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Standard and Poor's, a credit-rating agency, has given Wayne County an A rating, up from BBB+, Wayne County announced Friday.
"A credit rating is an informed opinion," advises the Standard and Poor's webpage explaining the rating scale.
"Credit ratings are forward-looking opinions about an issuer’s relative creditworthiness," the website explains. "They provide a common and transparent global language for investors to form a view on and compare the relative likelihood of whether an issuer may repay its debts on time and in full."
The scale runs from AAA ("Extremely strong capacity to meet financial commitments") to D on the low end (owing to "payment default on a financial commitment or breach of an imputed promise; also used when a bankruptcy petition has been filed).
Investment-grade ratings are BBB- and above.
Everything lower is considered speculative. An A rating indicates a "strong capacity to meet financial commitments, but somewhat susceptible to economic conditions and changes in circumstances," according to the rating scale.
The BBB rating signaled to investors that Wayne County had an "adequate capacity to meet financial commitments, but more subject to adverse economic conditions," according to the rating scale.
"The 'A' grade rating indicates stability of Wayne County’s ability to meet its long-term debt obligations, making the county more attractive to institutional bond investors," said Wayne County Executive Warren Evans, in a statement. "The rating increase means it will cost Wayne County less to finance long-term infrastructure and investment projects."
Evans added that "just six months ago, Moody's also upgraded Wayne County's rating to A3." Moody's is another top credit-rating agency.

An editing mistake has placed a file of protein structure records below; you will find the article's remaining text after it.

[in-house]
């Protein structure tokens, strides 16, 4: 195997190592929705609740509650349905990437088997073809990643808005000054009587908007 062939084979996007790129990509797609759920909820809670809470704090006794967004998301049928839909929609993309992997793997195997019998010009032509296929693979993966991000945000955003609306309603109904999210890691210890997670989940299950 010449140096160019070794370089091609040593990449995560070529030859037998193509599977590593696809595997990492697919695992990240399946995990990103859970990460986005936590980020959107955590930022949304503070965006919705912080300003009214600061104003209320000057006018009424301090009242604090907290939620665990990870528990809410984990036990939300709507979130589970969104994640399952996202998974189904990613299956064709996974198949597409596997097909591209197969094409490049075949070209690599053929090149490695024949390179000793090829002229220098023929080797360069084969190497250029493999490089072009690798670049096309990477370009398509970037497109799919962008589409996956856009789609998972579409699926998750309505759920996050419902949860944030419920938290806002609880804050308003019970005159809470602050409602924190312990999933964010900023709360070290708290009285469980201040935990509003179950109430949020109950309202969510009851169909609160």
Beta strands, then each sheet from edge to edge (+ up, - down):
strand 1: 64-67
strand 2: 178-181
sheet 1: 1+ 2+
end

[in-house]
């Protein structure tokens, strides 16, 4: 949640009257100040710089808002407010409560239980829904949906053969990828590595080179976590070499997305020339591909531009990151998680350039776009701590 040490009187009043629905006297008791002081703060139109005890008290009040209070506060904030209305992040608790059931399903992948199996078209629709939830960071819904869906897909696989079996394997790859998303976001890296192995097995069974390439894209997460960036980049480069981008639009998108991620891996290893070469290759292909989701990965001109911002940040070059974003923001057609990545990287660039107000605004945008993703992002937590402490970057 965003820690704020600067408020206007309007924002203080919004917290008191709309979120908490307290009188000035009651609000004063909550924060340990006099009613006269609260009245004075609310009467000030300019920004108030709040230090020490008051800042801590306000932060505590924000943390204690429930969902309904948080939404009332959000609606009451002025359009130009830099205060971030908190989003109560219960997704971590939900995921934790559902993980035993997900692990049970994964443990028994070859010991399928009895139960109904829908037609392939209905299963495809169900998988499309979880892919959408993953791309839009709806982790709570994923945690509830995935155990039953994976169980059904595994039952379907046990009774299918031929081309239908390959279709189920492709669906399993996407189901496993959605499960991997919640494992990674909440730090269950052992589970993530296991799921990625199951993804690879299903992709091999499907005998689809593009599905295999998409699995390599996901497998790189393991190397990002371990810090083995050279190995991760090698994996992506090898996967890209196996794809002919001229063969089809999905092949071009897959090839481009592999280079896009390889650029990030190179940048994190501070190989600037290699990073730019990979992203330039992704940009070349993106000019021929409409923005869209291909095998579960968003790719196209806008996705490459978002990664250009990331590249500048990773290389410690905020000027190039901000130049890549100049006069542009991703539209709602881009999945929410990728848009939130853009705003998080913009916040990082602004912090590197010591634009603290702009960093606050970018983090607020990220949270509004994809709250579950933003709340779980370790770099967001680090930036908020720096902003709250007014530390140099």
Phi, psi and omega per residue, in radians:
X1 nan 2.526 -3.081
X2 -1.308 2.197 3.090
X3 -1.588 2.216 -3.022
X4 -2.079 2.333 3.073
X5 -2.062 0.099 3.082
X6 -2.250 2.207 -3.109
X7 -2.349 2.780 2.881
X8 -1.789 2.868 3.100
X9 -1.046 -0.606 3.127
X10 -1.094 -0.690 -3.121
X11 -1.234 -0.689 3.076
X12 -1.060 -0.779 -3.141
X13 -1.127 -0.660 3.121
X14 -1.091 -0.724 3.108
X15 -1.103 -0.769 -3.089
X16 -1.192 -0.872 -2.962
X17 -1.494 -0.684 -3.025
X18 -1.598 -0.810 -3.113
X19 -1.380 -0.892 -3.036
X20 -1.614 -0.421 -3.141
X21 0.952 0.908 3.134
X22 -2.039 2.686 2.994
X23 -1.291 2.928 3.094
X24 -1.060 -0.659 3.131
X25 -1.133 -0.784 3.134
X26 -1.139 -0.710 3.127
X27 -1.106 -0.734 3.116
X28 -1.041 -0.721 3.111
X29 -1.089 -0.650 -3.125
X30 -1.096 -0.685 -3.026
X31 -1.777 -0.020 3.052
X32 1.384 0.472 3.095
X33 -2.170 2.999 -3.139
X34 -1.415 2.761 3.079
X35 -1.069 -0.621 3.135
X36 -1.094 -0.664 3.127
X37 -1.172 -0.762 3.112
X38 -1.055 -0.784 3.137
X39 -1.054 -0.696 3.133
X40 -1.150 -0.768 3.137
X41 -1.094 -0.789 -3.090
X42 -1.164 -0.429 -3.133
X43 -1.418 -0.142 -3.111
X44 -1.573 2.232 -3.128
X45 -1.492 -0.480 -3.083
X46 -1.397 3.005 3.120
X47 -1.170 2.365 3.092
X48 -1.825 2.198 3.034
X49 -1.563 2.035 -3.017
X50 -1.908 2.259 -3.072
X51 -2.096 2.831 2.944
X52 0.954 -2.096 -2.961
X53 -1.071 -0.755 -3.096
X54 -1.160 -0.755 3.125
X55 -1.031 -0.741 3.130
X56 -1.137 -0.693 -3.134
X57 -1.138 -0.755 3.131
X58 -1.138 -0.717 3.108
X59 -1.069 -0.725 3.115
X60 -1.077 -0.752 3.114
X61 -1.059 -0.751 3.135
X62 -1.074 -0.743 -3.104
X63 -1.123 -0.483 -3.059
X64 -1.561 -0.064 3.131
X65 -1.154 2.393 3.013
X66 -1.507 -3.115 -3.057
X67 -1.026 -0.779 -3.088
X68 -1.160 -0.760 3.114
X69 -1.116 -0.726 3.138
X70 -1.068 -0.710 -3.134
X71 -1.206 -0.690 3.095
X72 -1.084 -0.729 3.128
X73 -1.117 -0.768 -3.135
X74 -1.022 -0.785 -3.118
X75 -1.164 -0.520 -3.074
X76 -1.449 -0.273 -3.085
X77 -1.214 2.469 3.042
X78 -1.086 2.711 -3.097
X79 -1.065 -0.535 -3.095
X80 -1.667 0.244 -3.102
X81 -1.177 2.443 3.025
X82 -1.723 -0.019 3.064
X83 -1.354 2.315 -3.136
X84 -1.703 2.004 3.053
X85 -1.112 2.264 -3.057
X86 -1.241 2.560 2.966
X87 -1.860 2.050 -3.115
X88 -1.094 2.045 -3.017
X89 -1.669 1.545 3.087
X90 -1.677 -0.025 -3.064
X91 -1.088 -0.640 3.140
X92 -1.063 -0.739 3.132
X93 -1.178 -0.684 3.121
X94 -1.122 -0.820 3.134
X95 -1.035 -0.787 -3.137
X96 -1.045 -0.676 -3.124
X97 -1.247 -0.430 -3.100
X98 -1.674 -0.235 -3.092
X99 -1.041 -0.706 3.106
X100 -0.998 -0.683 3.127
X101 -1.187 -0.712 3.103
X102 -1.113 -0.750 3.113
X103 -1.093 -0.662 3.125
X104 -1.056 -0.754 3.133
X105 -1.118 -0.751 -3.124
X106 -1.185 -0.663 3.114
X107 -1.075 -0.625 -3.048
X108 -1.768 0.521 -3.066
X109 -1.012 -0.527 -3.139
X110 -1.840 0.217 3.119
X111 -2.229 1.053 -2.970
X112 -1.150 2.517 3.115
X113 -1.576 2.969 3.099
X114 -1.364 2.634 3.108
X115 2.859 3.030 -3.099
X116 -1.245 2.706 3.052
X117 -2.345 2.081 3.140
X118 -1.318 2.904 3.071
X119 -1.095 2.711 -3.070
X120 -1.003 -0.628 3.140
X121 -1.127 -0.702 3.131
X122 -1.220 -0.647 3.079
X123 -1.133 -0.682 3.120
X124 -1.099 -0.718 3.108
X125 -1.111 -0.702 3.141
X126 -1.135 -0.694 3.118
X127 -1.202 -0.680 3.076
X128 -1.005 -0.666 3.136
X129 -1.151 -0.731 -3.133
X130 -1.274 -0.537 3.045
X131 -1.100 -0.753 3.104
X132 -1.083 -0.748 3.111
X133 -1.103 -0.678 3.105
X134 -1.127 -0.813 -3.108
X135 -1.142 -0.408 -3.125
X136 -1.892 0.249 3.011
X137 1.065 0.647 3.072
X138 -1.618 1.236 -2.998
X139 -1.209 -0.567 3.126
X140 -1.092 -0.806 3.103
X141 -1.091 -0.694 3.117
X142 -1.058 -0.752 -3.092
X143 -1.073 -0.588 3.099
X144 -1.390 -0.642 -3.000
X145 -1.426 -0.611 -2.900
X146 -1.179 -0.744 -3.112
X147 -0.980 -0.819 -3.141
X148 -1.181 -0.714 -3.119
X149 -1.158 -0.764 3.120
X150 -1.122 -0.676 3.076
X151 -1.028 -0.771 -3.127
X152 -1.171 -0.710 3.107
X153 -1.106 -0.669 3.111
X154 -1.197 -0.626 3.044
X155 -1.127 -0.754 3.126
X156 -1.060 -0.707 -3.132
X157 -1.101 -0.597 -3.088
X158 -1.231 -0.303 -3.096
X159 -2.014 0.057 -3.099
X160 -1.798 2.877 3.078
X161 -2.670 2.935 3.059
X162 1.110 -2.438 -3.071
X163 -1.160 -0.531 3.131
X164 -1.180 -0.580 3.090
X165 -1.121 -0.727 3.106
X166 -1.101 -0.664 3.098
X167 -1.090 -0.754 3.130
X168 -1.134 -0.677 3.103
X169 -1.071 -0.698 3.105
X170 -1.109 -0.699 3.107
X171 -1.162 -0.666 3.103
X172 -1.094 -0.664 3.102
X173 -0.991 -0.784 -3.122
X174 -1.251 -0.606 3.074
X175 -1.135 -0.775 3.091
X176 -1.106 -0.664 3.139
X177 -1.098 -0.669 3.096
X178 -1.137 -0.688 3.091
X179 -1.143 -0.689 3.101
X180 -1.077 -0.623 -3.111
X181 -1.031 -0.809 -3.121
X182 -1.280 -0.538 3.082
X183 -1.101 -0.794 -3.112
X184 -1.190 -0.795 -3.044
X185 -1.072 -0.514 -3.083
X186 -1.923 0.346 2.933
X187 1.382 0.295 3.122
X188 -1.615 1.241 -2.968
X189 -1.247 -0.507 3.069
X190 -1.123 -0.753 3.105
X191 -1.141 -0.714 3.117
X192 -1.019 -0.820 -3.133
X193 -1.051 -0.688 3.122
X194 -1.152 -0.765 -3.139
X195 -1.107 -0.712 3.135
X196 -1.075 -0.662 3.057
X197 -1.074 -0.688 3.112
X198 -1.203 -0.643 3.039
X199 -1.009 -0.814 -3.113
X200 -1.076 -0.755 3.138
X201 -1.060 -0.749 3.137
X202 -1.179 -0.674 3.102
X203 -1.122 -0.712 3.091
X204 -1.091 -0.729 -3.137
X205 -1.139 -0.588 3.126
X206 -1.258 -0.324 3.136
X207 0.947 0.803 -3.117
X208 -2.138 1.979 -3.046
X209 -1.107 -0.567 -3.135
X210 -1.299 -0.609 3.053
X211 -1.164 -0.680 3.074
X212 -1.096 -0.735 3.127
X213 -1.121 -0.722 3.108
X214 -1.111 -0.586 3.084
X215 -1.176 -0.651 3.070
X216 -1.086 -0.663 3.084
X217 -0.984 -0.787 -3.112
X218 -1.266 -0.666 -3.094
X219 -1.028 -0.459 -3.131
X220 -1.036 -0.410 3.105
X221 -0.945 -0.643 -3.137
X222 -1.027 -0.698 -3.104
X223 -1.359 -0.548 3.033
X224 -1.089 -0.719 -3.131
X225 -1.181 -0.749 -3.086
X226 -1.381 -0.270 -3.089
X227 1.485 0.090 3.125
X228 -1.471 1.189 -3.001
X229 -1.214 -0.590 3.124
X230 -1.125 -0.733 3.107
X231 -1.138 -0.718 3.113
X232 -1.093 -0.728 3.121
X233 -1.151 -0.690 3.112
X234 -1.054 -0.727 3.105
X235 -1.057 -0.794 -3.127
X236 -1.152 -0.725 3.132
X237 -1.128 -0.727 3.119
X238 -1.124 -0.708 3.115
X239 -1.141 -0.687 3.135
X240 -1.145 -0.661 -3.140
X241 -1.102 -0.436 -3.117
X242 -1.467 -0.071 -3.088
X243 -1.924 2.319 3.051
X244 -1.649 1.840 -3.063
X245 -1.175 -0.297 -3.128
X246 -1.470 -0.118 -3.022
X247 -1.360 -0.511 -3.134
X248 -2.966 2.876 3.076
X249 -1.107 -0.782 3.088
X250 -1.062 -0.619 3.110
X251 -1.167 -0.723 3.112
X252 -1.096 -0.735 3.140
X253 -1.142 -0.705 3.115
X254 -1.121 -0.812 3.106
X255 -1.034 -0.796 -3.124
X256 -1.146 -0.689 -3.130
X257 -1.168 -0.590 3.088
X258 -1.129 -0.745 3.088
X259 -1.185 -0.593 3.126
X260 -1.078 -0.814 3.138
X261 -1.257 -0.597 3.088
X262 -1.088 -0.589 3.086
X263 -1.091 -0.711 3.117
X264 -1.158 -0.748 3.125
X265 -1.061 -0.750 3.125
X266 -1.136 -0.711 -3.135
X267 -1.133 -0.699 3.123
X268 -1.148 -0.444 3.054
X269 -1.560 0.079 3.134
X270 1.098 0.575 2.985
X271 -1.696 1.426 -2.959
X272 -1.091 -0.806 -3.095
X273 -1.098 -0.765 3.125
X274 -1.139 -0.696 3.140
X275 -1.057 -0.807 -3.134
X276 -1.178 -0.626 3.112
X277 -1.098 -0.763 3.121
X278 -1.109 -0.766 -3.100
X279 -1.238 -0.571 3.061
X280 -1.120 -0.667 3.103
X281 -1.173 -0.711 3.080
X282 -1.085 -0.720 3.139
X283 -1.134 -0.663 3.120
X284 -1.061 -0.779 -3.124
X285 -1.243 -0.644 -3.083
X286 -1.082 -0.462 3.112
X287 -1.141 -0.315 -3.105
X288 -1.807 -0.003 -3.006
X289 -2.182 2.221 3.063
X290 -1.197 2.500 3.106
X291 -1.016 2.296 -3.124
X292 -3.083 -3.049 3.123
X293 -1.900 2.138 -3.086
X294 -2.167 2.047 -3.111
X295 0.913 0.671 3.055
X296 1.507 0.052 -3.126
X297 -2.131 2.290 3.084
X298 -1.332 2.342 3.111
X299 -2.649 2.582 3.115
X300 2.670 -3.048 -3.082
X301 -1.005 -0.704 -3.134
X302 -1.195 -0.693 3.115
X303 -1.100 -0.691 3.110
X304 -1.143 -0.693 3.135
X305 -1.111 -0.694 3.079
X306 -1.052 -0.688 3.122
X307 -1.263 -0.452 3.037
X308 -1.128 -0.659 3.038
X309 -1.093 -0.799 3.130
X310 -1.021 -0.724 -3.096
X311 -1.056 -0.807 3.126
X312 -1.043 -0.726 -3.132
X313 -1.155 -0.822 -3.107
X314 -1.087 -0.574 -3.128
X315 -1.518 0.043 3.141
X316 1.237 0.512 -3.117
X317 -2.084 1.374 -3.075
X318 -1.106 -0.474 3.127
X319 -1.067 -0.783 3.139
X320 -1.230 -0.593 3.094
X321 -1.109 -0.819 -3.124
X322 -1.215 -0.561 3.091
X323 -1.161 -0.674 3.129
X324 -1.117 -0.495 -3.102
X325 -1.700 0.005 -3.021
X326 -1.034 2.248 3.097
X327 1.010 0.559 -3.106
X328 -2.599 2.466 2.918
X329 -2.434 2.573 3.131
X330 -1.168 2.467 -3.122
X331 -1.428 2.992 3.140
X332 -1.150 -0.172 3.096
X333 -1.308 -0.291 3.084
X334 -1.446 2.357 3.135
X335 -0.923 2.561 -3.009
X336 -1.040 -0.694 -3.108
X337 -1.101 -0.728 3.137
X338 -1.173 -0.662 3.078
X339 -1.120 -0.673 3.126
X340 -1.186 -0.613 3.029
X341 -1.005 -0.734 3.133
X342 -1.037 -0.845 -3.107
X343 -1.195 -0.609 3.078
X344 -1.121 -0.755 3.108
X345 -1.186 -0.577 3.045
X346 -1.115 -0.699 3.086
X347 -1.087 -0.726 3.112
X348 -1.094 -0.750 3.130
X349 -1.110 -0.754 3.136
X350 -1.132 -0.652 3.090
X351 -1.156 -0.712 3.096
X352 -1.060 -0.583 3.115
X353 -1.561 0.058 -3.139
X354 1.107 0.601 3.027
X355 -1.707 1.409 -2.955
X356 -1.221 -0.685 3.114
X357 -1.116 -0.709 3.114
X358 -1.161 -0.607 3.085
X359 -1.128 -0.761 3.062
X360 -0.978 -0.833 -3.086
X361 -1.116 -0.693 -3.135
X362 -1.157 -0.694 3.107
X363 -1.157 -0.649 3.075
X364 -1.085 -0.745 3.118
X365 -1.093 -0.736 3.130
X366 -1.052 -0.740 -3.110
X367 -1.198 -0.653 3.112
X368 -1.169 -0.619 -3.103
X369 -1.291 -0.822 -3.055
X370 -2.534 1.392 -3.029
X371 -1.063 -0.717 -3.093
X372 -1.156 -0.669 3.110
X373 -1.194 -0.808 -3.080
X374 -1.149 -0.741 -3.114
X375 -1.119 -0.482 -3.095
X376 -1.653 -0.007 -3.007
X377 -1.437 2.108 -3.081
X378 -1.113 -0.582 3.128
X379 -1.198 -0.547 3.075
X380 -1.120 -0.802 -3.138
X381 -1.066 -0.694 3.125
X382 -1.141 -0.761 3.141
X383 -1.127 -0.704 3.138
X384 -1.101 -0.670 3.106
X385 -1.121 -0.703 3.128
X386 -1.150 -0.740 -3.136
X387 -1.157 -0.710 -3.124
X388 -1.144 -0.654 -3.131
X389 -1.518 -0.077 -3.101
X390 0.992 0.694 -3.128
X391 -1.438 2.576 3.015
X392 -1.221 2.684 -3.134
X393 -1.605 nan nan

Wayne County says that "the ratings the county currently enjoys are the highest since 2010," more than a decade ago.
Evans, who was elected in November 2014, noted that Michigan's largest county appeared then to be headed toward bankruptcy.
"When I first came to office, the common wisdom was that we could not possibly avoid going into bankruptcy," Evans said in the statement. "As it turns out, the common wisdom was wrong."
Evans' team says the county has "substantially" cut health care costs and long-term liabilities, increased its reserves, and is even building a new criminal justice complex.
Former county executive Robert Ficano's administration tried to build a jail in 2011, but was unable to complete it, halting construction in 2013. It stood half-built for years.
In 2018, under Evans the "fail jail," the two downtown jails, and Wayne County Circuit Court were all sold to Dan Gilbert's Bedrock, which has partnered with the county to build the new justice center off Interstate 75.